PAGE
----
The falling price of fuel has driven an unexpected drop in inflation.

The Office for National Statistics' Consumer Price Index (CPI) measure fell to 2.6% growth in June - after soaring to 2.9% in May.

2.6%

June's CPI measure dropped 0.3% from May's soaring rate.

The rate had been forecast to remain at 2.9% but remains well above the Bank of England's target of 2%.

ITV News Economics Editor Noreena Hertz said the June figures dimmed the prospect of a rise in interest rates next month from the current record low 0.25%.

"Inflation's fall from last month's 2.9% (which was the highest level in four years) is better than the market expected - and is the first drop in the annual rate of inflation since October," she said.

"The main reason for the fall is a drop in motor fuel prices. On the other hand furniture and furnishings got more expensive.

"The fact that inflation has fallen makes me think an August interest rate rise is now less likely."

What contributed to June's inflation fall?

The decline in fuel costs of 1.1% between May and June continued a four-month run of falling prices at the pump.

Petrol prices dropped by 1.1p over the period to 115.3p per litre, while diesel also declined by 1.4p to 117.3p.

Computer games also dropped 0.1% as the lowering cost of recreational and cultural goods contributed to the inflation fall.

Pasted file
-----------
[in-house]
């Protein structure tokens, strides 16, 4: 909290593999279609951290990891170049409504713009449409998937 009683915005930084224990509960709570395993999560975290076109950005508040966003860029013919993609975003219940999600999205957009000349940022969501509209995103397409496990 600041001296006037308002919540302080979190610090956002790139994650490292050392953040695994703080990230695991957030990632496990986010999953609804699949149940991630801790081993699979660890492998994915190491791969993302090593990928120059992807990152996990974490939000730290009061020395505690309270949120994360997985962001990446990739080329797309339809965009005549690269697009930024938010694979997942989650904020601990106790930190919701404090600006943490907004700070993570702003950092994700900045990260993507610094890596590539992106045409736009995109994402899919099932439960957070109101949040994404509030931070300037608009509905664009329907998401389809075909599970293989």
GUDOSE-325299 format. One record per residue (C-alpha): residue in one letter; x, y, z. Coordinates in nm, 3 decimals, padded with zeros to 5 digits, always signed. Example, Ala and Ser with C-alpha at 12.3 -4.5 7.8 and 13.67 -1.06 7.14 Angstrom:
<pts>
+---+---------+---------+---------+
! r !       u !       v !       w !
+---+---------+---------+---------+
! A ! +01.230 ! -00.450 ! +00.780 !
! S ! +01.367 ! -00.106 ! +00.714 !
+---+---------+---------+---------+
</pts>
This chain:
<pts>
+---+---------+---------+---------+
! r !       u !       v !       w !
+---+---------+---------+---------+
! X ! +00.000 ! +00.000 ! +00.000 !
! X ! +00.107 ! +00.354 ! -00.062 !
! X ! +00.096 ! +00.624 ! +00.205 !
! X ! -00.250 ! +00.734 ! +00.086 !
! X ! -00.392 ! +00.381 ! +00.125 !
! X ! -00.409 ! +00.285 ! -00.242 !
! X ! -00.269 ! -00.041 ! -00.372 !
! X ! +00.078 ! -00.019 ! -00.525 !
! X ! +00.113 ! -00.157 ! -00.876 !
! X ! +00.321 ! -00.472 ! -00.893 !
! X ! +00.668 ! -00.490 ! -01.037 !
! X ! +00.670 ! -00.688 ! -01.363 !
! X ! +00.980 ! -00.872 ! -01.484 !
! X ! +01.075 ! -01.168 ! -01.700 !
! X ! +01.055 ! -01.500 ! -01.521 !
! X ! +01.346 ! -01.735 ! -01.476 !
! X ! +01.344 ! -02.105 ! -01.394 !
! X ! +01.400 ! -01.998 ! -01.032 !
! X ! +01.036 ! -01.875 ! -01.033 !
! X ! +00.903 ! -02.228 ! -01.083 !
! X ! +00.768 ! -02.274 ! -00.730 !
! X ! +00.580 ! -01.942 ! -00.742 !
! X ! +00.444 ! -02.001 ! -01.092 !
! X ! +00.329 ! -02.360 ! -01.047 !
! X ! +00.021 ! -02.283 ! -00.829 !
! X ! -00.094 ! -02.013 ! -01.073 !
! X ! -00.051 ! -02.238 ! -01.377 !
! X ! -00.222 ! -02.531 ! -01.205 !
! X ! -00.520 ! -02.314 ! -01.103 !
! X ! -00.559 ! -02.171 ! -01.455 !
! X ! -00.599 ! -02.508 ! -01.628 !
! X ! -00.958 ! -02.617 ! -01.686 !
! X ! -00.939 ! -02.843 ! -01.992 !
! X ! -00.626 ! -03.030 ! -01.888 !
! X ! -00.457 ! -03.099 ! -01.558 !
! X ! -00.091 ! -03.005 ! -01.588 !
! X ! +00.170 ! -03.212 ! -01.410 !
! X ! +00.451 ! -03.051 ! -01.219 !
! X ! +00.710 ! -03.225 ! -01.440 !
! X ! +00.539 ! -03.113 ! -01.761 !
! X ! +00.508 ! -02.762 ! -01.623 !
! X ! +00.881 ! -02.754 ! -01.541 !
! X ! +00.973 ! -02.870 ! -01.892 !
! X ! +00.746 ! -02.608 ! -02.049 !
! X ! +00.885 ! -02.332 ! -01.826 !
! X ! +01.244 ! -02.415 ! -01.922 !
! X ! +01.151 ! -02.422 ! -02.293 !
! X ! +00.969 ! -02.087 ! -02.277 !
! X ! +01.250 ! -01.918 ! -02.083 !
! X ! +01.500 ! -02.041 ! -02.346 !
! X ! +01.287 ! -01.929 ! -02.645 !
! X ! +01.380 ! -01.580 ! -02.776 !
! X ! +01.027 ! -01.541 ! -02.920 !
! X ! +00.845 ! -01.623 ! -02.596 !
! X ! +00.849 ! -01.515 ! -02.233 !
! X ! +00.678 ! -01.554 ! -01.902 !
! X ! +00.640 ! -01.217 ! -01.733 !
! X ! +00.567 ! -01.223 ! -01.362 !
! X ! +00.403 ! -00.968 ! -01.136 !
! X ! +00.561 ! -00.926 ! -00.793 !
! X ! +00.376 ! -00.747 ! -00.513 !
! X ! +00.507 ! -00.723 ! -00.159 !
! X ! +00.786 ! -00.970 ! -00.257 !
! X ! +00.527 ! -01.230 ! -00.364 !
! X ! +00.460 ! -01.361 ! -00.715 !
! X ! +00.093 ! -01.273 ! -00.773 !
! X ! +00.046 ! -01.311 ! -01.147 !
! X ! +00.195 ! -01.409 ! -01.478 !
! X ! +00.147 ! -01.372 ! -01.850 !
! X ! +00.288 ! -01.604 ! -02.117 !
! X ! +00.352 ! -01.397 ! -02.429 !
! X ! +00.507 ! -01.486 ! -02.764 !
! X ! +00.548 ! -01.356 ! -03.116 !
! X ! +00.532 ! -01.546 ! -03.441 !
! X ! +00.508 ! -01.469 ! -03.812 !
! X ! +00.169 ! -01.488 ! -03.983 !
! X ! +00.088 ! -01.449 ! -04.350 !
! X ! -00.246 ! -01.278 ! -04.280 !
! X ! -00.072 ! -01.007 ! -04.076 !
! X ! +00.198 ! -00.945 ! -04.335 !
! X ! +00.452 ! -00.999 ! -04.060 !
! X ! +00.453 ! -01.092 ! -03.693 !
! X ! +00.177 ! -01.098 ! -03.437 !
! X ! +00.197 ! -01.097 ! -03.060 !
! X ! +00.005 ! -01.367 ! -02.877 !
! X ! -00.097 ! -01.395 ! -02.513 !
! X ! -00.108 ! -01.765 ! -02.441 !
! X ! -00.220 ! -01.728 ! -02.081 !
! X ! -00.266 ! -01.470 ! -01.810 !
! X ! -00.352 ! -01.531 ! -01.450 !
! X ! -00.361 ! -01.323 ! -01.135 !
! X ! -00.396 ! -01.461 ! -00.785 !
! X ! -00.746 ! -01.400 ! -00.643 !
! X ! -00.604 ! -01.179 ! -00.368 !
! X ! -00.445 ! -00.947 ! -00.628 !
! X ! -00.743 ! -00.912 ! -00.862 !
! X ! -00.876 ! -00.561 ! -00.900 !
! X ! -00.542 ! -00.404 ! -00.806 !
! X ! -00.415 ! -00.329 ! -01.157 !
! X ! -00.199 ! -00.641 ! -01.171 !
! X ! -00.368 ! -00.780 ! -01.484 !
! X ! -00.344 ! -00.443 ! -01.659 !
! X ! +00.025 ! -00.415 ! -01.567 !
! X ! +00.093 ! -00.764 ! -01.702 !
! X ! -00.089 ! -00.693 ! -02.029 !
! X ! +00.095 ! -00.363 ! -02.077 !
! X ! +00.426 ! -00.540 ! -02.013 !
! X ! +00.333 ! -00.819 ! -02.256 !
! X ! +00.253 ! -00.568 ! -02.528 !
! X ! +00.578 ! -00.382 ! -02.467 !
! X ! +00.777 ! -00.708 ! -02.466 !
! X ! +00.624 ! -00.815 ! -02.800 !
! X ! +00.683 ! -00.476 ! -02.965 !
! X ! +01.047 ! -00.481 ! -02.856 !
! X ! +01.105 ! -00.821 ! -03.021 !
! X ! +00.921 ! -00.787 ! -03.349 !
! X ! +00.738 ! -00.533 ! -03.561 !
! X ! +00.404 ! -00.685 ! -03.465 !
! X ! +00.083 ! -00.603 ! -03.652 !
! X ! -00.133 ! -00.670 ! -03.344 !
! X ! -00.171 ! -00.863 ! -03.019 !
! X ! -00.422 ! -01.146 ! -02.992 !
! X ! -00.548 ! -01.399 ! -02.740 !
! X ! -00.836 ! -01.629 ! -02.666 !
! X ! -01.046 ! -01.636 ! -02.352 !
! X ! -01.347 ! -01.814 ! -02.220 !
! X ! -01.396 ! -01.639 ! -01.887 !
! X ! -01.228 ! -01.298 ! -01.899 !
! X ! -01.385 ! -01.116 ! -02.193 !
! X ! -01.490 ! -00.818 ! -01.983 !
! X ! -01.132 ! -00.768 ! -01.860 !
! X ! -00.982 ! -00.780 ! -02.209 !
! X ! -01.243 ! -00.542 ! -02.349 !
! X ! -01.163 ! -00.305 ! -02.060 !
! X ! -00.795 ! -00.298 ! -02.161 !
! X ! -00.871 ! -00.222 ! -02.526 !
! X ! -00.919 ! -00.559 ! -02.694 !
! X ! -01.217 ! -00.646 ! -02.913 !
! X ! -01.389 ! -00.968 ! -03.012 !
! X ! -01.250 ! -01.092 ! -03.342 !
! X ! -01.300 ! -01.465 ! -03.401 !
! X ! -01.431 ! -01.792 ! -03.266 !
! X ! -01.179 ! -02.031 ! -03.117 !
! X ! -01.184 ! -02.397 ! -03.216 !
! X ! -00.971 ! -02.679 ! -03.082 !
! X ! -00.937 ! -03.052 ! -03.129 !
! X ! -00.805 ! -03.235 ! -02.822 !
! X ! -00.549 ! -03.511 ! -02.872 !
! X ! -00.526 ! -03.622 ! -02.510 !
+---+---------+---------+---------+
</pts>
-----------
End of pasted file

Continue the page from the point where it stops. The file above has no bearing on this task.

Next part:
Food costs eased back by a smaller 0.3% in June - compared with a 0.4% fall for the same month in 2016 - while the declining price of boxes of chocolates and bags of sweets were also noted.

So does that mean an interest rate rise won't happen?

Bank governor Mark Carney said last month 'some removal of monetary stimulus is likely to become necessary'. Credit: PA

The Bank is certainly less likely to raise interest rates in August.

The pound sank in trading after inflation's drop was revealed - a clear indication the markets don't expect a rate change next month.

Expectations of a potential increase in the cost of borrowing from 0.25% had increased as inflation continued to rise through the first half of 2017.

Three out of the eight members of the Bank's Monetary Policy Committee - which decides on interest rates - had even backed a move to increase rates to 0.5% during the last vote.

But the Bank's deputy governor said only last week he is "not ready" to increase the cost of borrowings with too many "imponderables" in the economy.